Reps. Sununu and McIntyre
April 9, 1997
in this forum:
Is Congress too skittish about the coming budget fight? How weak is Gingrich as a leader? Is Congress focusing on "sexy" issues rather than real ones? Is Senate confirmation an inquisition? REP. MCINTYRE: How can Congress make the Internet affordable for all schools? REP. SUNUNU: By sticking by Gingrich, are you hurting America? REP. MCINTYRE: What education reforms do you see coming in this Congress?
General information, schedules and past Freshmen Forums.
Return to @the Capitol.
Scrutinize the work of several major Congressional committees in online forums with the chairs and ranking members.
Follow the first year in Congress of Freshmen Reps. Kay Granger (R-TX) and Jay Johnson (D-WI)
A question from Elizabeth Rozier of Asheville, NC:
The pace of Congress
Some people have criticized the slow pace of Congress. Even this week you are voting on a fairly "sexy" but narrow piece of legislation - the bill to prevent federal funding of Assisted Suicide. Is the House becoming too obsessed with these kinds of bills and not doing the things that would affect most people?
Congressman Sununu responds:
During the first three months of this Congress, we have worked at the same pace as the 103rd Congress. (Everyone agrees that the pace of the 104th Congress was extraordinary). We've passed about two-and-one-half bills per day and been in session eight fewer days because the Easter recess occurred so early this year.
Equally important, we have voted on a number of substantial measure this year already. These include term limits, the Family Flexibility Act, the Paperwork Reduction Act, and a resolution establishing criteria for balanced budget plans submitted by both the President and Congress. Next week, votes will be taken on limiting the ability of IRS employees to review personal tax files without authorization. These bills will have a long and significant impact on our economic growth potential, cost of living, and the quality of life future generations enjoy.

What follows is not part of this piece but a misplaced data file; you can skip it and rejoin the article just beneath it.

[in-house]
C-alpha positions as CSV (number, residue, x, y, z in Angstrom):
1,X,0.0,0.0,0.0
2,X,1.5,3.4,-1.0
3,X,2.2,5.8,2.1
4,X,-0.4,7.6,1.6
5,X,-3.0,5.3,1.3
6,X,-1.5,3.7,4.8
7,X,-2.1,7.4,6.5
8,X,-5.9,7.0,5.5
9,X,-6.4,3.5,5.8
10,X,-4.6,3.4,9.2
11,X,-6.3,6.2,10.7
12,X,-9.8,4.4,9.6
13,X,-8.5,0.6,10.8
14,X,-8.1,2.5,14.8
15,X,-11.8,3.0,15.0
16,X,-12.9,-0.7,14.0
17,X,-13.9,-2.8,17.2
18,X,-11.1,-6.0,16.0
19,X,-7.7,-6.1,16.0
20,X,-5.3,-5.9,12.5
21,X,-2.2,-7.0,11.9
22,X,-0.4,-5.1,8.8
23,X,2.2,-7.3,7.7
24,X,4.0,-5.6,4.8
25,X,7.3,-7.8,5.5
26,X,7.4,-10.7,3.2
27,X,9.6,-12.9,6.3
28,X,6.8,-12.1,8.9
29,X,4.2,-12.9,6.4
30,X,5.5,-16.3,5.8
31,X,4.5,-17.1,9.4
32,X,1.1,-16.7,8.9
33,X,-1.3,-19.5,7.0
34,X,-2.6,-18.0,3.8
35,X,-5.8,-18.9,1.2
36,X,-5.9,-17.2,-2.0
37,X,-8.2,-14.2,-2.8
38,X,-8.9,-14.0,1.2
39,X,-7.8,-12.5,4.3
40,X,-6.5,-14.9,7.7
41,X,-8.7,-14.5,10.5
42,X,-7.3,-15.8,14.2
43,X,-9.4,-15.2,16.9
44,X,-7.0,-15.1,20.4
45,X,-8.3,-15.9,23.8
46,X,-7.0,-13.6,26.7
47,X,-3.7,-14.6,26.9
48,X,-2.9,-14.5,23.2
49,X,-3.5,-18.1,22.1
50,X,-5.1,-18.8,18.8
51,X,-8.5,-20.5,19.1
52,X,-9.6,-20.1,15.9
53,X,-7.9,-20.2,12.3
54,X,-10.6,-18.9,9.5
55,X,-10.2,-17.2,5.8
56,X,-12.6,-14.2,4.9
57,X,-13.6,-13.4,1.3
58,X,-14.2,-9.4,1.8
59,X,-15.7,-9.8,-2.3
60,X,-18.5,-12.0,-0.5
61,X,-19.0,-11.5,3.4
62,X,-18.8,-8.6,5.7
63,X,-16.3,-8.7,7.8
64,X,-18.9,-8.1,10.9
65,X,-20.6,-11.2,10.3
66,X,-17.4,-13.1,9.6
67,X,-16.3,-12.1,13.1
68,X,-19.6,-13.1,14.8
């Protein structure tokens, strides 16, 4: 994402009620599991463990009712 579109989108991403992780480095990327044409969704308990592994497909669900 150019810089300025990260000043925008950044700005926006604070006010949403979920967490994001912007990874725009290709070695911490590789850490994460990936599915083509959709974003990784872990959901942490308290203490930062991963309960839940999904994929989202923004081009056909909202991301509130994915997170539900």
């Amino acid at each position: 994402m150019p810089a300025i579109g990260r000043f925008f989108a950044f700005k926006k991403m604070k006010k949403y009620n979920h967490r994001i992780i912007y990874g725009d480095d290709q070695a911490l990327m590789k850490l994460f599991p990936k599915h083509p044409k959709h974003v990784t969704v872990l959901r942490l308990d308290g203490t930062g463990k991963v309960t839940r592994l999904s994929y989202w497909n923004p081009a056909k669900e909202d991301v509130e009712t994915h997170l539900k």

In the coming months, we will take action on highly important measures now in their respective committees: energy deregulation, National Transportation and Highway Spending, and Superfund reform.
Congressman McIntyre responds:
When I first came to Capitol Hill in December following my election, I met with Speaker Gingrich and Minority Leader Gephardt regarding the Congressional agenda for the 105th Congress. They both assured me that this would be a Congress of implementation rather the confrontation that marred the last session. I am still confident that this will be the case, despite the criticism of the majority leadership for bringing very little legislation to the floor thus far. Everyone in Congress realizes the important role we have in plotting a productive course for this nation as we move toward the dawn of a new century, and I am very much looking forward to earnestly debating the issues that are of utmost concern to all Americans like Social Security, Medicare, and a balanced budget in the coming weeks.